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Washington Briefs

High Court Hears Controversial Fees Case

WASHINGTON — The U.S. Supreme Court earlier this month heard arguments in a case that may have major implications for campus-based organizations that represent students of color.
The case focuses on the University of Wisconsin and its policy of collecting mandatory fees from students — money the university ultimately uses to support an array of student organizations. Critics of the policy, primarily Christian conservatives, say the policy violates the First Amendment by requiring students to provide financial support to organizations whose views they oppose.
Plaintiffs in the case have objected to the university’s policy of using student fees to support, among others, a gay student organization; a campus women’s center; the Wisconsin Public Interest Research Group, a liberal organization; and the United States Student Association, which supports student interests in Washington, D.C.
The case also could have implications for minority student organizations that rely on revenue from the fees to support a voice for students of color in higher education.
In its arguments before the court, the University of Wisconsin maintained that fees actually support the First Amendment by ensuring that students may select from among a variety of organizations for extracurricular activities. The questioning from judges focused not only on the fees themselves but also on the distribution pattern the university uses when awarding funds.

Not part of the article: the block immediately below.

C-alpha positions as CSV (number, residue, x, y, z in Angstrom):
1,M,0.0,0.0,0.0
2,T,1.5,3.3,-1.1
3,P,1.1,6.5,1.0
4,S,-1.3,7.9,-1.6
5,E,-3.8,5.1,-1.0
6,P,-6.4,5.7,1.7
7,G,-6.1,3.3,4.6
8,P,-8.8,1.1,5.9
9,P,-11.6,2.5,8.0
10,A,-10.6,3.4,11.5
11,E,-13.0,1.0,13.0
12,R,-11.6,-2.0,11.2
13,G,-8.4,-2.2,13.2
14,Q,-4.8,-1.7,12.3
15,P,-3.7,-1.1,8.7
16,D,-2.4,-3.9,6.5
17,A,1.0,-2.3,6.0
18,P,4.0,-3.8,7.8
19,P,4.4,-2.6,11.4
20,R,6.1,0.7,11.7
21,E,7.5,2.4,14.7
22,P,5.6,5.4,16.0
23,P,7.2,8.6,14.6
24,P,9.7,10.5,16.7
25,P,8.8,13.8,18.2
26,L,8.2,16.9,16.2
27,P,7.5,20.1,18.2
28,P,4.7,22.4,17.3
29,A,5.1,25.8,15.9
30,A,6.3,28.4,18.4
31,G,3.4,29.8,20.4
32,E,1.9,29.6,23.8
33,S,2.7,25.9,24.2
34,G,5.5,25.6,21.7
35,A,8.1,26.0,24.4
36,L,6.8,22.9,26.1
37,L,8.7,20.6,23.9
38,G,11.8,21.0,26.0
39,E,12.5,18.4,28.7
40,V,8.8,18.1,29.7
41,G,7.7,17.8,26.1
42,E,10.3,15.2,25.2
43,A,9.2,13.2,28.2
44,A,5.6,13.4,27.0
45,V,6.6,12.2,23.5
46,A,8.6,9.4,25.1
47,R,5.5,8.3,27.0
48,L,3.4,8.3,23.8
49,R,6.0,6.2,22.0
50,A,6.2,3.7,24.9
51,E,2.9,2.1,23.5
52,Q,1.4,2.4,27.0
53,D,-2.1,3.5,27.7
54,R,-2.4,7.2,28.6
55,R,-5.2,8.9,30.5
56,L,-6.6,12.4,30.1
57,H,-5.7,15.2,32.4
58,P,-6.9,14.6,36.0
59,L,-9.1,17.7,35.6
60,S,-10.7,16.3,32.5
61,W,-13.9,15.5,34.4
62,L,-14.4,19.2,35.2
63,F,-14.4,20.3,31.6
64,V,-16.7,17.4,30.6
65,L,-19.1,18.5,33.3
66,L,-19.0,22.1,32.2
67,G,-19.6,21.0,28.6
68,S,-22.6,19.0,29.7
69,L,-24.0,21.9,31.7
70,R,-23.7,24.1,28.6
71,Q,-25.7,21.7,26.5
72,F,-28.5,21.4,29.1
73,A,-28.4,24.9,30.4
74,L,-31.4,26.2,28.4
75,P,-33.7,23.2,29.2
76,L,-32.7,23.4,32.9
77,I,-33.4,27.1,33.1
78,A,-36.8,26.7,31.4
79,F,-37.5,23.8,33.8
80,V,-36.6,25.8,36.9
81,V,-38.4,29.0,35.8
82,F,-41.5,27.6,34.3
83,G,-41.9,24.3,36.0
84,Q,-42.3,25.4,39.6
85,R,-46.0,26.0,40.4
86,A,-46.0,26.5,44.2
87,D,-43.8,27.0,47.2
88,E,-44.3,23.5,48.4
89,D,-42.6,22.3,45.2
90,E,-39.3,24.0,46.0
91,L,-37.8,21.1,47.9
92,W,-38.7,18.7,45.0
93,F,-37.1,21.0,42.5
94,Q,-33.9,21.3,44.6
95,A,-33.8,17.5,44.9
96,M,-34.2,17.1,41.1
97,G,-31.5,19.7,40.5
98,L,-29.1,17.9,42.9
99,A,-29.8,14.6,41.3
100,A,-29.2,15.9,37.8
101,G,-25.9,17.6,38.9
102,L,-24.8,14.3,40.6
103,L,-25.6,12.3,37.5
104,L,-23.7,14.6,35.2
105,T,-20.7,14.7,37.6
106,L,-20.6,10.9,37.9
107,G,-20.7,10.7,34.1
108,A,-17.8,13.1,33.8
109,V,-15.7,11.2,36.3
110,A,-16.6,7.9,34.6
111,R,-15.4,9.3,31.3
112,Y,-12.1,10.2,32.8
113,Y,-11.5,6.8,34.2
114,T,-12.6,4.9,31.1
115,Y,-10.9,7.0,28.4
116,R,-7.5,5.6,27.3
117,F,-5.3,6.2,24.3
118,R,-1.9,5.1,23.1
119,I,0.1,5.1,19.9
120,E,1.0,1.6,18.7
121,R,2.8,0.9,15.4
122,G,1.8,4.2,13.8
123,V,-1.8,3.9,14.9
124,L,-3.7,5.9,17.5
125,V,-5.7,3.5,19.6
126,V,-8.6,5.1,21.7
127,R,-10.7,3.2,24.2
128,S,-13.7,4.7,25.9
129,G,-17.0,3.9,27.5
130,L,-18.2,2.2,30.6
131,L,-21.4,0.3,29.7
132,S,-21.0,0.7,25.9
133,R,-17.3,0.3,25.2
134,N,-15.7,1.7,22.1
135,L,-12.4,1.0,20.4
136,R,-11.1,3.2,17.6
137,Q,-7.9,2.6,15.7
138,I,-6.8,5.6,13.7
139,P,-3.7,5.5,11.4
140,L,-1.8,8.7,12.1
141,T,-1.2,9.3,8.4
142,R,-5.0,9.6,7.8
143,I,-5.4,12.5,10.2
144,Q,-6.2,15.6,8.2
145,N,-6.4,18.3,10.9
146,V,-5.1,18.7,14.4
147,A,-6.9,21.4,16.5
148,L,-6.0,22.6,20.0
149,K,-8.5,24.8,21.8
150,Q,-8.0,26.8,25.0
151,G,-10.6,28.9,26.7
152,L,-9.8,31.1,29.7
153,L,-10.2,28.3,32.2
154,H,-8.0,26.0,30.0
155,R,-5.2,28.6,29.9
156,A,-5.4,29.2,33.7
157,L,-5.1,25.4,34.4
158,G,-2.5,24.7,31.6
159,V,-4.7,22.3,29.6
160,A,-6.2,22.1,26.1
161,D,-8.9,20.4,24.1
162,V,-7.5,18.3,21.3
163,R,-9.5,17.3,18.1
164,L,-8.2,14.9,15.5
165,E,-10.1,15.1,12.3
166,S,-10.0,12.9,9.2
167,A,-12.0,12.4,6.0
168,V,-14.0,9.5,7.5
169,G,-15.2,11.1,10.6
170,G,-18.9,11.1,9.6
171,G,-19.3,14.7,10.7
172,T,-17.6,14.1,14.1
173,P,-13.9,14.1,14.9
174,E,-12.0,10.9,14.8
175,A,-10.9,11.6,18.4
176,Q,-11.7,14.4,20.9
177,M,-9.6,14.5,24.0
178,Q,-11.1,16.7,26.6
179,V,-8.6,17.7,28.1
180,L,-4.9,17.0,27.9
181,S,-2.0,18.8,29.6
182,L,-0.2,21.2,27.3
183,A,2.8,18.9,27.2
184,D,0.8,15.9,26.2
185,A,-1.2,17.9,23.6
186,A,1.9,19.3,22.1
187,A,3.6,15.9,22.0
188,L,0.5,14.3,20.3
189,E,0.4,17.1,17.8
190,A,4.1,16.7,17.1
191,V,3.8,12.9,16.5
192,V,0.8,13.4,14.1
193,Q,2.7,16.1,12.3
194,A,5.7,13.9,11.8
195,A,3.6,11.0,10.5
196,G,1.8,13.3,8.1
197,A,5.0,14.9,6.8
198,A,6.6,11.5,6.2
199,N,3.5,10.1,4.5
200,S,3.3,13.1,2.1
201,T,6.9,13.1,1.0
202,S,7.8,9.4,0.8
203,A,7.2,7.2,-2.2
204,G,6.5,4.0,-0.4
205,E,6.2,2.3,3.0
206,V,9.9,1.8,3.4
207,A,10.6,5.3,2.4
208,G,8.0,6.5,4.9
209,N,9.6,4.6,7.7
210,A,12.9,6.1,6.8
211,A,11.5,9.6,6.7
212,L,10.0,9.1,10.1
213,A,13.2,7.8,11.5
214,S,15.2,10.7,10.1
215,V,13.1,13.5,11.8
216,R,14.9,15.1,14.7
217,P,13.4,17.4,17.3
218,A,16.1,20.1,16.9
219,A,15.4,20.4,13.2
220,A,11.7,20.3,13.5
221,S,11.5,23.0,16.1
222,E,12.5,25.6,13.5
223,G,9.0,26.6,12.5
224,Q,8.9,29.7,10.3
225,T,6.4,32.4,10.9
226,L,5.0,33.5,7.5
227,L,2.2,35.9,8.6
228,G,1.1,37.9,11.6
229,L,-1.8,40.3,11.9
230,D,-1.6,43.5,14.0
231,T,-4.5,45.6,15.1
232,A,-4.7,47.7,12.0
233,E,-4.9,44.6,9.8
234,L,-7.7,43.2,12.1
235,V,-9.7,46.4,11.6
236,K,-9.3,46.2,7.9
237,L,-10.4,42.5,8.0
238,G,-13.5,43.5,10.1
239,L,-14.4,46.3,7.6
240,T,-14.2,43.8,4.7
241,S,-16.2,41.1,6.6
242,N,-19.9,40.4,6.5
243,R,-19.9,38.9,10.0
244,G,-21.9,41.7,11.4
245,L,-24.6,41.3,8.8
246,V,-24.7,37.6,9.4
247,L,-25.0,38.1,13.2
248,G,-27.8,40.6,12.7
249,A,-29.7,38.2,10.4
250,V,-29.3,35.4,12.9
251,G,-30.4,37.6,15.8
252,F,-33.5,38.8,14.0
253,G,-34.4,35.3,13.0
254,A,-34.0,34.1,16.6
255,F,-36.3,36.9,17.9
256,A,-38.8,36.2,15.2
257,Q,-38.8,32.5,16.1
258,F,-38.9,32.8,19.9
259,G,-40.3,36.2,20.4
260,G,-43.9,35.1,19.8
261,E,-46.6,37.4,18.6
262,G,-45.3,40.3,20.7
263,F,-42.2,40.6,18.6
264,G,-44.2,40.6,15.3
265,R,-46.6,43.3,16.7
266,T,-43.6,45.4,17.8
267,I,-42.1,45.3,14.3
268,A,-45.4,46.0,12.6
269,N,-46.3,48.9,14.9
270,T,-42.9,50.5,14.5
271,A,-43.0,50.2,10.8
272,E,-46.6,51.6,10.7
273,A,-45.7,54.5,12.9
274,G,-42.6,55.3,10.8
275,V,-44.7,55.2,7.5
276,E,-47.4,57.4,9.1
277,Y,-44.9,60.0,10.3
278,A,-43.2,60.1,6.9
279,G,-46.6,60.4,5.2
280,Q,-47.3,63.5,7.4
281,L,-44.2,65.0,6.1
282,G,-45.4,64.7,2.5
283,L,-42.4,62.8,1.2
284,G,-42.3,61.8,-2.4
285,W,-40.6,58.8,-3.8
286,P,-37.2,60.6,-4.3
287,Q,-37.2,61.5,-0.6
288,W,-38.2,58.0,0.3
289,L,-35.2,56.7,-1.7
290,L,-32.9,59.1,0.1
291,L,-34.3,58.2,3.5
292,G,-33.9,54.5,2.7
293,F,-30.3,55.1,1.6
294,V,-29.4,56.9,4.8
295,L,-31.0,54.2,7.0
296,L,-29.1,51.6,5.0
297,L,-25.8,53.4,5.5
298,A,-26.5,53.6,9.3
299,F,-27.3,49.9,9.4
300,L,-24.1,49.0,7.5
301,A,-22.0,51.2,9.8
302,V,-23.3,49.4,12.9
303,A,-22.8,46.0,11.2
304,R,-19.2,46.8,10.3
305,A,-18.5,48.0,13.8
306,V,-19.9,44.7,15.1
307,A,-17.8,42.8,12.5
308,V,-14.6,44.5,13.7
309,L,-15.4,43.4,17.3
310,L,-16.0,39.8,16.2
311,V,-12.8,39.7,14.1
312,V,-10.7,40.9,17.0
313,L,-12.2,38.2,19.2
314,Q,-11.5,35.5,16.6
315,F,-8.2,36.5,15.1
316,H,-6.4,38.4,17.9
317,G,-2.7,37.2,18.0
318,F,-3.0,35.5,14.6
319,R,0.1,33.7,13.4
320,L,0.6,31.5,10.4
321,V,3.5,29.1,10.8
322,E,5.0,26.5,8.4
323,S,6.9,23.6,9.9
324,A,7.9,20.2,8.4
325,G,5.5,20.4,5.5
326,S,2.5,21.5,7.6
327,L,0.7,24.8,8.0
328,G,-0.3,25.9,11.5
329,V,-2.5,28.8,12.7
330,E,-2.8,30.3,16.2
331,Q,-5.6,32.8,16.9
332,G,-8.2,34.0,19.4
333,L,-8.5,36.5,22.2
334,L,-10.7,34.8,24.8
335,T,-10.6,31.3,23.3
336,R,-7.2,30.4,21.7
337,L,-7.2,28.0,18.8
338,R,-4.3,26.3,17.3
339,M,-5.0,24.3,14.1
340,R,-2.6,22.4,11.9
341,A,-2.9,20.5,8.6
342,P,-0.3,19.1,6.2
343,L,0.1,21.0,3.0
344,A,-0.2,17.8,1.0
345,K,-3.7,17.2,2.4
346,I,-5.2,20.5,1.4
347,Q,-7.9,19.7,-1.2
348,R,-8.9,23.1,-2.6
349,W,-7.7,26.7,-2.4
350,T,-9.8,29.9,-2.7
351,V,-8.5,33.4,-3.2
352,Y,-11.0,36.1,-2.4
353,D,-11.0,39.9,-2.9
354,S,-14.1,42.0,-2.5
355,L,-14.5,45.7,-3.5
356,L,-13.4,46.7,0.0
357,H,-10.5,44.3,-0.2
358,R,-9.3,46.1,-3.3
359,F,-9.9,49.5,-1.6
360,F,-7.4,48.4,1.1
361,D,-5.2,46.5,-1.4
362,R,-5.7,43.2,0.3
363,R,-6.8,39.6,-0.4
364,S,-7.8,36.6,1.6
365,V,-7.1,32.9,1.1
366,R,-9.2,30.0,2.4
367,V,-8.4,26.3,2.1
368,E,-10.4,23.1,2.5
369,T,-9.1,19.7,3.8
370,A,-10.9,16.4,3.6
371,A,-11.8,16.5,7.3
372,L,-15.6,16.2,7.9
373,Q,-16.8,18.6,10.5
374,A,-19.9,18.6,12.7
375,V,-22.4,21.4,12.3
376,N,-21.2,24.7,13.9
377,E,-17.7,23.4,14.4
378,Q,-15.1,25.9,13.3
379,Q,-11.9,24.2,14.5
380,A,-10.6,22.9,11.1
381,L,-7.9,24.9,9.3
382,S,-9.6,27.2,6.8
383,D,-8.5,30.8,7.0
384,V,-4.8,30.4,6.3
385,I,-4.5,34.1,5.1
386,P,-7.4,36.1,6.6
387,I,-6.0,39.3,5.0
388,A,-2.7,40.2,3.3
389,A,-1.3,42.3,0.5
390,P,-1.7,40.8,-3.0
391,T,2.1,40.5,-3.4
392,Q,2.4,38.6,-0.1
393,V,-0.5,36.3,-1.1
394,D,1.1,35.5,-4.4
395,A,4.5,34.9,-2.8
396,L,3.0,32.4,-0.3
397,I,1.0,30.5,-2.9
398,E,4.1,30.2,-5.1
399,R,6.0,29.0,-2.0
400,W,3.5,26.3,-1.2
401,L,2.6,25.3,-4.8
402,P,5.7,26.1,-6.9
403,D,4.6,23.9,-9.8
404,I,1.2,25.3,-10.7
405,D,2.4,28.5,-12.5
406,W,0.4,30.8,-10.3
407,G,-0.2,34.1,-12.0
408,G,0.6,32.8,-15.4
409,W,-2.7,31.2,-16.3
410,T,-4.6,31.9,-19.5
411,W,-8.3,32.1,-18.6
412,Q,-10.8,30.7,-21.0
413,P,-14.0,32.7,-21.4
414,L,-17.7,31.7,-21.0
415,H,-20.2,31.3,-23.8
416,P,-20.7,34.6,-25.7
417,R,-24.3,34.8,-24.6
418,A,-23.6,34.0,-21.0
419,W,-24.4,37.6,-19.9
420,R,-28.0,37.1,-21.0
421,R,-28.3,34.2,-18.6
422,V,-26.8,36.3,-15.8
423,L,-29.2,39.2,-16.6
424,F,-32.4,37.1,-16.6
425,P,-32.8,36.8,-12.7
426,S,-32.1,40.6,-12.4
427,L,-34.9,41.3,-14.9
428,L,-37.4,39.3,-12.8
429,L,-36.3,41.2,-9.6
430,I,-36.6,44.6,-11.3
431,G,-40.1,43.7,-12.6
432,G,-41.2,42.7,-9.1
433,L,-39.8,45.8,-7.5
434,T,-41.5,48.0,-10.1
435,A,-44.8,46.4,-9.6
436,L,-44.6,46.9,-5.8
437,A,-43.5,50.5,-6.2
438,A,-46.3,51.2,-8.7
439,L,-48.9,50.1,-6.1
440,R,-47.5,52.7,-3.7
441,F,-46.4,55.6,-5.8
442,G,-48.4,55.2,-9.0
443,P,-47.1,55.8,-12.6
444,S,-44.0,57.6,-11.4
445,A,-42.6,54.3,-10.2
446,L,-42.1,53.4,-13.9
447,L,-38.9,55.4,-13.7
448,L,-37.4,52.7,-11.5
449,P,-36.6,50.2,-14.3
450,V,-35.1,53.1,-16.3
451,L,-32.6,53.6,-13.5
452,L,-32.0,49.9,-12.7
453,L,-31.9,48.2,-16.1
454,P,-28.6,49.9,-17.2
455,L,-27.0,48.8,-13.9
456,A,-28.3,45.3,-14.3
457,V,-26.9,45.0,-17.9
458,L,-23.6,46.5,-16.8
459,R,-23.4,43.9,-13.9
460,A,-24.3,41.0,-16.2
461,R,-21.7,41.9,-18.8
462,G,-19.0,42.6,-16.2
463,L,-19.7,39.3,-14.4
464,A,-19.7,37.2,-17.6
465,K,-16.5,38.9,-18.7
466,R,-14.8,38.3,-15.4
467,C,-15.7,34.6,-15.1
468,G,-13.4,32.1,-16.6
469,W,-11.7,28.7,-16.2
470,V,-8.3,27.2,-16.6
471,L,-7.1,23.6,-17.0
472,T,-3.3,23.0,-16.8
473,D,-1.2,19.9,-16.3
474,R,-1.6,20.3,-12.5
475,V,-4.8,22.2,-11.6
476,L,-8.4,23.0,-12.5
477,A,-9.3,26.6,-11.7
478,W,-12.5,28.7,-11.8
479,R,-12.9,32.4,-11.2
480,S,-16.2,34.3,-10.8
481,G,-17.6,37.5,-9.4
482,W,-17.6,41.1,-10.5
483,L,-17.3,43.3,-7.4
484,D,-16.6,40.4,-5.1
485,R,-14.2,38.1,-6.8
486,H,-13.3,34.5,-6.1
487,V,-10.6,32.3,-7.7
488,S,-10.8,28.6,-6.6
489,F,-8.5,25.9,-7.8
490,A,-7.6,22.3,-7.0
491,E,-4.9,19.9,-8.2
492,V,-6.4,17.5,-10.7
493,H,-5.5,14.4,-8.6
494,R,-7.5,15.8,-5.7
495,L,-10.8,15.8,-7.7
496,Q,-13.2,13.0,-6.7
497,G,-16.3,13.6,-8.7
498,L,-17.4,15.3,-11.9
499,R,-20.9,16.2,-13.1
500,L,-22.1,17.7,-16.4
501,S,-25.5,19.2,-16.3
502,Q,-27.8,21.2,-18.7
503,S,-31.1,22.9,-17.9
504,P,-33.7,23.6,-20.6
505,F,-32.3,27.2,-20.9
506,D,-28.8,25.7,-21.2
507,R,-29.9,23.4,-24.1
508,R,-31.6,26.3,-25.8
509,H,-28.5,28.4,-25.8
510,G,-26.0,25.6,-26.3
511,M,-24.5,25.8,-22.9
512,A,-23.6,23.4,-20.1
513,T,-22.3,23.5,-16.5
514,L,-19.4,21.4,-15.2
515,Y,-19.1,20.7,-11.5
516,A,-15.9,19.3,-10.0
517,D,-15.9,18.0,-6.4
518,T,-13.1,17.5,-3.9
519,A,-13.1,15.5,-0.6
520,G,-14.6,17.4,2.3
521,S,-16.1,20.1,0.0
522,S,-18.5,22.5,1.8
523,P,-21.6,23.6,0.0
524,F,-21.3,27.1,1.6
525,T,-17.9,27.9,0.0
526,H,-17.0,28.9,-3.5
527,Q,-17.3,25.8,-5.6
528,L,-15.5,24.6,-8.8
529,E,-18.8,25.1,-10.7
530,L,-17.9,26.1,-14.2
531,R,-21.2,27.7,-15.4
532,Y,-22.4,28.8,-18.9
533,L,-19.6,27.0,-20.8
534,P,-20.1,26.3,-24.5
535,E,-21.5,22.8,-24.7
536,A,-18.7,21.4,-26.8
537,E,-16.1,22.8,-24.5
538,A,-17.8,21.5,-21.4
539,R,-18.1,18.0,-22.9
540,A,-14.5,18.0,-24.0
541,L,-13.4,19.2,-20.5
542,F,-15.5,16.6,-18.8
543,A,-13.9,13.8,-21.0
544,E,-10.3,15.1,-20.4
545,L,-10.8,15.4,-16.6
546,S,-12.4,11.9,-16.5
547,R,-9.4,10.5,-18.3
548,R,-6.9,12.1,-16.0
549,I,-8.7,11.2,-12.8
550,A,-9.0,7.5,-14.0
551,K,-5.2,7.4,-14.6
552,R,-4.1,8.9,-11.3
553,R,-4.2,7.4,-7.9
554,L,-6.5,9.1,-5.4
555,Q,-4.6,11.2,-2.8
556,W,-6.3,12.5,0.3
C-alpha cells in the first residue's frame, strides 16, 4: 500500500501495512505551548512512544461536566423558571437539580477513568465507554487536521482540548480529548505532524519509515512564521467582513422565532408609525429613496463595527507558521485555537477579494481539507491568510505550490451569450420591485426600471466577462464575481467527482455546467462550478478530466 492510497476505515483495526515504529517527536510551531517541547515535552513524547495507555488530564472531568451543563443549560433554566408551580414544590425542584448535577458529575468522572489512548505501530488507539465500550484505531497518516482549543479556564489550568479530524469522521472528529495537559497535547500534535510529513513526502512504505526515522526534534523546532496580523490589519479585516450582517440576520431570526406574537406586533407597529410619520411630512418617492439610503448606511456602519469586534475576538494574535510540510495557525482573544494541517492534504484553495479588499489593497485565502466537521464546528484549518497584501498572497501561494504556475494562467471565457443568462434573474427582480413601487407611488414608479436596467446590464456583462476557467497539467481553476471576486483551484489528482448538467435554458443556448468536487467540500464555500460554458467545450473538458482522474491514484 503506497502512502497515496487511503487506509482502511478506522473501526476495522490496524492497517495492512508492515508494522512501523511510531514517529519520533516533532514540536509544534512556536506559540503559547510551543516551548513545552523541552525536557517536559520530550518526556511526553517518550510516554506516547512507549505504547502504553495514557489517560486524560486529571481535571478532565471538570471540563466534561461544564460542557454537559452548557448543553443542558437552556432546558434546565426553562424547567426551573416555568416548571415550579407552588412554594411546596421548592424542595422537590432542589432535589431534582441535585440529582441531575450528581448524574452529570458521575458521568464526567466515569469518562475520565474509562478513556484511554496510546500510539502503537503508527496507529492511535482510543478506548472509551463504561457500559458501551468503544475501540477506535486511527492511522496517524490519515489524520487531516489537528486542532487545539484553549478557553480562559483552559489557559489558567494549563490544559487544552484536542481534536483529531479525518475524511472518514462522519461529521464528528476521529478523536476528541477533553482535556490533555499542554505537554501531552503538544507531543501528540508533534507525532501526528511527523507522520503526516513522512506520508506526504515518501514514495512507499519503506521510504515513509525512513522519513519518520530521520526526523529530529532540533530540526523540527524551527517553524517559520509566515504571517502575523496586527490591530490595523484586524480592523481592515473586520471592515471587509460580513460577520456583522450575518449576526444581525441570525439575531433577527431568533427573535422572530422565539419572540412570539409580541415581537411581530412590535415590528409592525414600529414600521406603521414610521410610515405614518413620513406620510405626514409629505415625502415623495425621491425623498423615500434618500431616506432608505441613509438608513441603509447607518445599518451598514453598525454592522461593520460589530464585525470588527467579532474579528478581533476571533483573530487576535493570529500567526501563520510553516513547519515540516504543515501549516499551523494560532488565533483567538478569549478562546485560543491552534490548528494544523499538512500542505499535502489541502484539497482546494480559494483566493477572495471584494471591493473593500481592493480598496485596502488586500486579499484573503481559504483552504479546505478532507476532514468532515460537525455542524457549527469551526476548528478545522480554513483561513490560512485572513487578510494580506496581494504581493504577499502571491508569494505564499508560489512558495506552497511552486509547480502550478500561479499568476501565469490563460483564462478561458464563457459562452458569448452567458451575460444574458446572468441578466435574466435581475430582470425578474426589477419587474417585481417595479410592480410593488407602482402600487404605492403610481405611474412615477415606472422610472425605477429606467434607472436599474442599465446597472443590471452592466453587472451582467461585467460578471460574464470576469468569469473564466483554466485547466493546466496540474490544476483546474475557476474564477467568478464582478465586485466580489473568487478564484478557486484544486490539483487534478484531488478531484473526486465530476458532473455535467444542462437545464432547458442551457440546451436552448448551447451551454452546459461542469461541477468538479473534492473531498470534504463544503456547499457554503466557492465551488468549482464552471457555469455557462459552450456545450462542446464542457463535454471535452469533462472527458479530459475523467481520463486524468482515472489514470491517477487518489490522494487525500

College and university officials are closely watching the case, since officials argue that many fee systems, particularly at public colleges, largely follow Wisconsin’s model.
The university has said it collected more than $15 million in student fees for the current school year, largely through per-student contributions of about $400. Fee critics also are monitoring the case closely, and courts in other regions have delayed consideration of their cases pending the Wisconsin outcome.

HBCU Projects Win Federal Funds

WASHINGTON — Political posturing and budget battles are the norm today on Capitol Hill. But that hasn’t stopped lawmakers of both parties from designating special federal grants to pet projects, including several designed to help students at historically Black colleges.
The latest example is the year 2000 spending bill for the U.S. Departments of Housing and Urban Development, Veterans Affairs and various  independent agencies.
Tucked deep inside the thick document are dozens of special earmarks for colleges, mostly through HUD’s Community Development Block Grant program. The final block-grant plan includes direct earmarks of $10 million for HBCUs and $6.5 million for Hispanic-serving institutions.
The bill then sets aside funds for hundreds of cities, community groups and colleges. Among HBCUs, highlights include:
n $250,000 for Stillman College, Tuscaloosa, Ala., for the construction and development of a health and wellness facility.
n $100,000 for Nicholls State University in Louisiana for expansion and development of a family and consumer science program.
n  $200,000 for Alabama A&M University in Normal, Ala., for the renovation of historic buildings on campus.
n $700,000 for Bethune-Cookman College in Daytona Beach, Fla., for development of a community services student union.
n $500,000 for Spelman College in Atlanta for renovation of the Spelman College Science Center.
n $500,000 for Dillard College in New Orleans for helping people make the transition from welfare to work.
n $1.5 million for the University of Maryland-Eastern Shore to develop a coastal energy teaching and research center.
n $200,000 for West Virginia State College to help create a computer library.